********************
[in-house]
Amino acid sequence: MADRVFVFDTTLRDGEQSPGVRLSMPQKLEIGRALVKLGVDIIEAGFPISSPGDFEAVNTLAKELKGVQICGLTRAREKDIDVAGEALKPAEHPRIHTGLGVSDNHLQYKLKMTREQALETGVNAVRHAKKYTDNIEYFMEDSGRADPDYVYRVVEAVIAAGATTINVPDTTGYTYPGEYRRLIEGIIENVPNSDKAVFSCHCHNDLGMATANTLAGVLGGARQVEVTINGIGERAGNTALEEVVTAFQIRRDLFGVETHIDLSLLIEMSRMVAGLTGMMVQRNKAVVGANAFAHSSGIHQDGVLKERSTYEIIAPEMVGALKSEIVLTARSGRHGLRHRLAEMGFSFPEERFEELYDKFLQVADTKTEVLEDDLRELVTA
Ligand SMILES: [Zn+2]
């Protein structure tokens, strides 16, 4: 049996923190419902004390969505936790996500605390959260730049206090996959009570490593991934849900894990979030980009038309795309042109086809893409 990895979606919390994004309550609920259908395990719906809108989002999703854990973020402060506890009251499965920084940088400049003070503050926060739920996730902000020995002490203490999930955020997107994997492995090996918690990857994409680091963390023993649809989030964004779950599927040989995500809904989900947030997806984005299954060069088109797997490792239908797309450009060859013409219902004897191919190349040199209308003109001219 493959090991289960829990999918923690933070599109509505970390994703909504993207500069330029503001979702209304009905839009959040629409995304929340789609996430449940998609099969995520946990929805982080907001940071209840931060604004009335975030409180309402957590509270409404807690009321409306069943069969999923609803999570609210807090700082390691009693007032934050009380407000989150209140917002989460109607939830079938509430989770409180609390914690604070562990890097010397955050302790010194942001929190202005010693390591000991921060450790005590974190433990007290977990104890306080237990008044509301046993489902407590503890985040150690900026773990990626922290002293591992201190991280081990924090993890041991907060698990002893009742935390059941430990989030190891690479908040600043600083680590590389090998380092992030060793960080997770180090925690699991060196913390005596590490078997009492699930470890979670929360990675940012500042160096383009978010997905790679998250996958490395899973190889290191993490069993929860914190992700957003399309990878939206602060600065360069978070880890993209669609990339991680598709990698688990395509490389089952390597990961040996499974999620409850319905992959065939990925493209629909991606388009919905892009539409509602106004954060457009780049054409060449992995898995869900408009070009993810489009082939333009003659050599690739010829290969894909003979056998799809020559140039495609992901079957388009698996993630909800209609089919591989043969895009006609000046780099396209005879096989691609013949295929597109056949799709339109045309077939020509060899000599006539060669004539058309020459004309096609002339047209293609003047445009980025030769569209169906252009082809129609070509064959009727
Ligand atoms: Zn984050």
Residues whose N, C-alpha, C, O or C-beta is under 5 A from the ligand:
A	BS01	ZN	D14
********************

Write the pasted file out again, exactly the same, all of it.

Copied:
[in-house]
Amino acid sequence: MADRVFVFDTTLRDGEQSPGVRLSMPQKLEIGRALVKLGVDIIEAGFPISSPGDFEAVNTLAKELKGVQICGLTRAREKDIDVAGEALKPAEHPRIHTGLGVSDNHLQYKLKMTREQALETGVNAVRHAKKYTDNIEYFMEDSGRADPDYVYRVVEAVIAAGATTINVPDTTGYTYPGEYRRLIEGIIENVPNSDKAVFSCHCHNDLGMATANTLAGVLGGARQVEVTINGIGERAGNTALEEVVTAFQIRRDLFGVETHIDLSLLIEMSRMVAGLTGMMVQRNKAVVGANAFAHSSGIHQDGVLKERSTYEIIAPEMVGALKSEIVLTARSGRHGLRHRLAEMGFSFPEERFEELYDKFLQVADTKTEVLEDDLRELVTA
Ligand SMILES: [Zn+2]
């Protein structure tokens, strides 16, 4: 049996923190419902004390969505936790996500605390959260730049206090996959009570490593991934849900894990979030980009038309795309042109086809893409 990895979606919390994004309550609920259908395990719906809108989002999703854990973020402060506890009251499965920084940088400049003070503050926060739920996730902000020995002490203490999930955020997107994997492995090996918690990857994409680091963390023993649809989030964004779950599927040989995500809904989900947030997806984005299954060069088109797997490792239908797309450009060859013409219902004897191919190349040199209308003109001219 493959090991289960829990999918923690933070599109509505970390994703909504993207500069330029503001979702209304009905839009959040629409995304929340789609996430449940998609099969995520946990929805982080907001940071209840931060604004009335975030409180309402957590509270409404807690009321409306069943069969999923609803999570609210807090700082390691009693007032934050009380407000989150209140917002989460109607939830079938509430989770409180609390914690604070562990890097010397955050302790010194942001929190202005010693390591000991921060450790005590974190433990007290977990104890306080237990008044509301046993489902407590503890985040150690900026773990990626922290002293591992201190991280081990924090993890041991907060698990002893009742935390059941430990989030190891690479908040600043600083680590590389090998380092992030060793960080997770180090925690699991060196913390005596590490078997009492699930470890979670929360990675940012500042160096383009978010997905790679998250996958490395899973190889290191993490069993929860914190992700957003399309990878939206602060600065360069978070880890993209669609990339991680598709990698688990395509490389089952390597990961040996499974999620409850319905992959065939990925493209629909991606388009919905892009539409509602106004954060457009780049054409060449992995898995869900408009070009993810489009082939333009003659050599690739010829290969894909003979056998799809020559140039495609992901079957388009698996993630909800209609089919591989043969895009006609000046780099396209005879096989691609013949295929597109056949799709339109045309077939020509060899000599006539060669004539058309020459004309096609002339047209293609003047445009980025030769569209169906252009082809129609070509064959009727
Ligand atoms: Zn984050």
Residues whose N, C-alpha, C, O or C-beta is under 5 A from the ligand:
A	BS01	ZN	D14